Re-examining culture/conservation conflict: the view of anthropology of conservation through the lens of environmental ethics

Helen Kopnina
  • Journal of Integrative Environmental Sciences, March 2012, Taylor & Francis
  • DOI: 10.1080/1943815x.2011.625951

Culture and conservation: exploring ethics

What is it about?

This article examines environmental ethics theories focused on the division between “anthropocentric” and “ecocentric” approaches in regard to three value bases for environmental concern: self-interest, humanistic altruism, and biospheric altruism.

Why is it important?

The author argues that while applied anthropologists claim to be morally engaged, this engagement rarely supports biospheric altruism. Anthropological advocacy of indigenous rights as well as support for development enterprise on the part of applied anthropologists results in anthropocentric bias in anthropology. While moral engagement may be said to be the mark of applied anthropology, environmental ethics is rarely evoked and moral engagements seem to extend only to humans. On the other hand, constructivist anthropologists often describe environment, nature, or wilderness as social constructions and do not engage with questions of value and rights, resulting in relativism that ignores the urgency of conservation efforts.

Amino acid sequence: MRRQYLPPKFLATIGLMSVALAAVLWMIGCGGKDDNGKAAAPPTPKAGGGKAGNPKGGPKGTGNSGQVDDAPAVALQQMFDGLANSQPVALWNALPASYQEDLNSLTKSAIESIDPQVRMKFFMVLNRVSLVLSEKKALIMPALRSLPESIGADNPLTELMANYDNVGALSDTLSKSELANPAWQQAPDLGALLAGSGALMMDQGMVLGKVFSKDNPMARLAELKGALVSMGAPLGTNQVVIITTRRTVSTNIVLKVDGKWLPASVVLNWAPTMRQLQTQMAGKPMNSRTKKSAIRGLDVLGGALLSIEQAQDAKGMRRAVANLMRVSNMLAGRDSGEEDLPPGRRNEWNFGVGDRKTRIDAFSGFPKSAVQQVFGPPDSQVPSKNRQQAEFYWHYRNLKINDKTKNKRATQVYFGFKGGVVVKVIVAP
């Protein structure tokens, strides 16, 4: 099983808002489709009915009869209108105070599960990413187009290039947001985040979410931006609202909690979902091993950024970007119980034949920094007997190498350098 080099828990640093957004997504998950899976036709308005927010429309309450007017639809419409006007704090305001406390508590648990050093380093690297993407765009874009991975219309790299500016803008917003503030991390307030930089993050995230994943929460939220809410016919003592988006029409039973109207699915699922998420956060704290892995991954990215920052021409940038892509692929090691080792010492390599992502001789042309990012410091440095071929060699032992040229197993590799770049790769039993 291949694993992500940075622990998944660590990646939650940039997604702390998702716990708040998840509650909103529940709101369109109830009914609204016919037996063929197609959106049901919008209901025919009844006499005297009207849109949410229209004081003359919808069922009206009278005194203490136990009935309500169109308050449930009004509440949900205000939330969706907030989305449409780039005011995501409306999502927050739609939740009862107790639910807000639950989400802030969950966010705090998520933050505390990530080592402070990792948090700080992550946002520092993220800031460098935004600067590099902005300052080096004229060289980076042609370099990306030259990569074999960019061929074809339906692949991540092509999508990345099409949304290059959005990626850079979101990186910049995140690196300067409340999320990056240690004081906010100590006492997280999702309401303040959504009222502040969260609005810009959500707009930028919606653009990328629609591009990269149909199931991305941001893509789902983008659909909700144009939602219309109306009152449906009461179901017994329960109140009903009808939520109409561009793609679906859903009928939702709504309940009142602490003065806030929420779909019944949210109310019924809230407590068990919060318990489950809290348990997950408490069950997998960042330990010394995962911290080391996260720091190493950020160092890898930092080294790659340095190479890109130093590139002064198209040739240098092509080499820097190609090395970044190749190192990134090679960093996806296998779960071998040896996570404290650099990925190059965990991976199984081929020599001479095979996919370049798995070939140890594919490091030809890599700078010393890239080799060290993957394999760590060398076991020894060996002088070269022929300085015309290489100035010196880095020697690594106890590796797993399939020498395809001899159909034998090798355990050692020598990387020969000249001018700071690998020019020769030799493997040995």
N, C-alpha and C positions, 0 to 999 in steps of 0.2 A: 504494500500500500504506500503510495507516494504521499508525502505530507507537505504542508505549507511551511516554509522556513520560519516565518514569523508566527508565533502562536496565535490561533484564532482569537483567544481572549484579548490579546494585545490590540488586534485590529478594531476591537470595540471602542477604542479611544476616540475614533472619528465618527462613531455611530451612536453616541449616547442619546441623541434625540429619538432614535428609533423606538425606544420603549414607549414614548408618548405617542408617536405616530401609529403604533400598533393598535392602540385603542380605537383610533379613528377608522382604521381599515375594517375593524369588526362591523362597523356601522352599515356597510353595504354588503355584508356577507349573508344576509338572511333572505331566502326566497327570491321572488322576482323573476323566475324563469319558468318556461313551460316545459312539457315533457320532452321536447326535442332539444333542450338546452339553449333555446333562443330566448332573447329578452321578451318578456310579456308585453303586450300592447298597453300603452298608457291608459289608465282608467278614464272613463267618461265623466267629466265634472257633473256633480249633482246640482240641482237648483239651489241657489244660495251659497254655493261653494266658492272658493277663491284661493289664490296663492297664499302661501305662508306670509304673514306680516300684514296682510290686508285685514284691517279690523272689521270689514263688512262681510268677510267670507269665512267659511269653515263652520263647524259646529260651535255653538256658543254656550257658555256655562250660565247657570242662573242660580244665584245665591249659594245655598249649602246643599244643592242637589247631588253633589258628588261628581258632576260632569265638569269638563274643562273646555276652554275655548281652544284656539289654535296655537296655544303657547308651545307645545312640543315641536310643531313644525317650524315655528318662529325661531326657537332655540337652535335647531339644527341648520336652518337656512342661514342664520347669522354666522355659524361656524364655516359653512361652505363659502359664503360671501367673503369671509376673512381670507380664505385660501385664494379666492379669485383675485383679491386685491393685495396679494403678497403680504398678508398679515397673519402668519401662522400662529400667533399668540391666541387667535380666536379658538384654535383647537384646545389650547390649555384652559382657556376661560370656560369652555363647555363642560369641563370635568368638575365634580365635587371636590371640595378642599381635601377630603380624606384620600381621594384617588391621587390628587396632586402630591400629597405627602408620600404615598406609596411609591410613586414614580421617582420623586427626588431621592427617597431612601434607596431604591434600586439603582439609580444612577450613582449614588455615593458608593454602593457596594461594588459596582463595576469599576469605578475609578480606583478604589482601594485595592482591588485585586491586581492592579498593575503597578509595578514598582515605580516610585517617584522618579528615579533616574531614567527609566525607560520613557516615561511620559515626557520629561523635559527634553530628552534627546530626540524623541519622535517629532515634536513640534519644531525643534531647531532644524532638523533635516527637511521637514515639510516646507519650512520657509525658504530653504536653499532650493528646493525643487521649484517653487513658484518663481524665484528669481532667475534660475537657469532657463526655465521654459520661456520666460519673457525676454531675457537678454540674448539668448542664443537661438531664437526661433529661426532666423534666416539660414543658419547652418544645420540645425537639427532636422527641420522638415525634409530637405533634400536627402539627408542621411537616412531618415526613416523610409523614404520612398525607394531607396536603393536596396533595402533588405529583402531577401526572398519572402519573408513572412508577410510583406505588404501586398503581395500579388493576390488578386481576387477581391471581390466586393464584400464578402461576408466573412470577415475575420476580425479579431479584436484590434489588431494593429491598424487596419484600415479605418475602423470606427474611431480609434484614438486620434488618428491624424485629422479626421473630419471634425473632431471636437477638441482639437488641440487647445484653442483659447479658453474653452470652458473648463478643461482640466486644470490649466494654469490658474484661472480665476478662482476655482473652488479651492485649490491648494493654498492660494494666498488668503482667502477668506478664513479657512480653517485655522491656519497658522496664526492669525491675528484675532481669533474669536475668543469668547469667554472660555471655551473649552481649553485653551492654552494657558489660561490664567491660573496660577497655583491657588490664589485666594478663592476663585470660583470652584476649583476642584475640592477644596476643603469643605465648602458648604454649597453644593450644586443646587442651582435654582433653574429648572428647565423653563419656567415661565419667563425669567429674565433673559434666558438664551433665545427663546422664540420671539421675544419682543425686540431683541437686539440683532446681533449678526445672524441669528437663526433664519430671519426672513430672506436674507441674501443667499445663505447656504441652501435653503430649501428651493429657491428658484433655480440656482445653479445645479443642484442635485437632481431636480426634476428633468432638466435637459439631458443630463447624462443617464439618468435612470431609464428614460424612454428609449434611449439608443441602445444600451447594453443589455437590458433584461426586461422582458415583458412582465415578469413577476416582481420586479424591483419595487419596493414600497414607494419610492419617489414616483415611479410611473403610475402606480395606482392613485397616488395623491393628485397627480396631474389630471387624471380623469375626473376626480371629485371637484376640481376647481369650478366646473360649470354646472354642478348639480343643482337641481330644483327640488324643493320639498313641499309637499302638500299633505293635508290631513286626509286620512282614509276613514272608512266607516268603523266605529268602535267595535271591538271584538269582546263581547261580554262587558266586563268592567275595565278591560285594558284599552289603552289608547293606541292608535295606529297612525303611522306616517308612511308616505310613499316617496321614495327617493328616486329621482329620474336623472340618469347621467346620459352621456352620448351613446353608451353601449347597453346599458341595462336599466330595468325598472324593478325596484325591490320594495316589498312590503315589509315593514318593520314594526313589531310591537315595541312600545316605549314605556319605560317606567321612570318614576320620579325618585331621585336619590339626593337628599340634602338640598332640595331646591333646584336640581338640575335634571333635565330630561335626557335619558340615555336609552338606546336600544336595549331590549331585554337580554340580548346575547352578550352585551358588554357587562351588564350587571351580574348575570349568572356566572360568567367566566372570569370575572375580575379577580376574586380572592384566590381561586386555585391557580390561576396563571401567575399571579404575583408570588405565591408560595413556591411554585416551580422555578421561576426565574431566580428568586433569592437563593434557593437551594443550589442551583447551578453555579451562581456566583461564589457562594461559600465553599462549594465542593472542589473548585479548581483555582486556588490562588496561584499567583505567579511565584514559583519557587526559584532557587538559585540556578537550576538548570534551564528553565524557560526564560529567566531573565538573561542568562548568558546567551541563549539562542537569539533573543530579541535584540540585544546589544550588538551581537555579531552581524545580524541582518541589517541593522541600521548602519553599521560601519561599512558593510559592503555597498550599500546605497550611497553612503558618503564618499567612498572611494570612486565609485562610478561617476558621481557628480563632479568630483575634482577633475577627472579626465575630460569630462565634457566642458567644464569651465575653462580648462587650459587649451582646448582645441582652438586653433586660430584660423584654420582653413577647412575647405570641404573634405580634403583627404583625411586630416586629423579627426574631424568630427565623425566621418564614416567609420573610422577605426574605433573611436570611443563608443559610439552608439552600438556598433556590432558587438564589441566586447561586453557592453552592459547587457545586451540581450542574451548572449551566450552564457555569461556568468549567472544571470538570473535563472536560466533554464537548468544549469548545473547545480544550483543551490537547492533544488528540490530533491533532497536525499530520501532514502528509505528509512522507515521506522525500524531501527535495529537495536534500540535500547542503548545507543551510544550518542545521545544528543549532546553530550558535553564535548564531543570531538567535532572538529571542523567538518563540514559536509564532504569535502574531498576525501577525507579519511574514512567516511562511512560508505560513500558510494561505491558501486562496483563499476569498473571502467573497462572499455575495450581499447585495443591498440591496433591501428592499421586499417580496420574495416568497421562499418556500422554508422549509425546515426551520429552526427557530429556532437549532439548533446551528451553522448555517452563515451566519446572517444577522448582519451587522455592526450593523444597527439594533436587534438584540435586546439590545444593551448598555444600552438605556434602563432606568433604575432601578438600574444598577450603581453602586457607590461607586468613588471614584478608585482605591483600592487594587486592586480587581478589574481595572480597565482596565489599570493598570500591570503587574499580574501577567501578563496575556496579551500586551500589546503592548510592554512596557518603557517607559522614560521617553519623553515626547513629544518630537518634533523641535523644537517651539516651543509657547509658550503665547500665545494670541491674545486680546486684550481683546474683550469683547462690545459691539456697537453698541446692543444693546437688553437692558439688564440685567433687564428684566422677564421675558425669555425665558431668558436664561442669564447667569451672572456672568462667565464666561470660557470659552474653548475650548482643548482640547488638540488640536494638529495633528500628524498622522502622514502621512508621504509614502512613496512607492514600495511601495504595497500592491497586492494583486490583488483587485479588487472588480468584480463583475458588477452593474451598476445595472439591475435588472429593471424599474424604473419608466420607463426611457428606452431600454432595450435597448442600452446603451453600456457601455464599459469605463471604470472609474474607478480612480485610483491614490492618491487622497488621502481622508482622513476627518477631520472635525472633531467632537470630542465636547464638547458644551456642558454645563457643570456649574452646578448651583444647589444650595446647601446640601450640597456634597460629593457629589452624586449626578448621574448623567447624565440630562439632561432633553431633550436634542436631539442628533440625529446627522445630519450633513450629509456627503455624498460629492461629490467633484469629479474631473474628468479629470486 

Perspectives

Dr Helen Kopnina (Author)
The Hague University of Applied Sciences

While moral engagement may be said to be the mark of applied anthropology, environmental ethics is rarely evoked and moral engagements seem to extend only to humans. On the other hand, constructivist anthropologists often describe environment, nature, or wilderness as social constructions and do not engage with questions of value and rights, resulting in relativism that ignores the urgency of conservation efforts.

Read Publication

http://dx.doi.org/10.1080/1943815x.2011.625951

The following have contributed to this page: Dr Helen Kopnina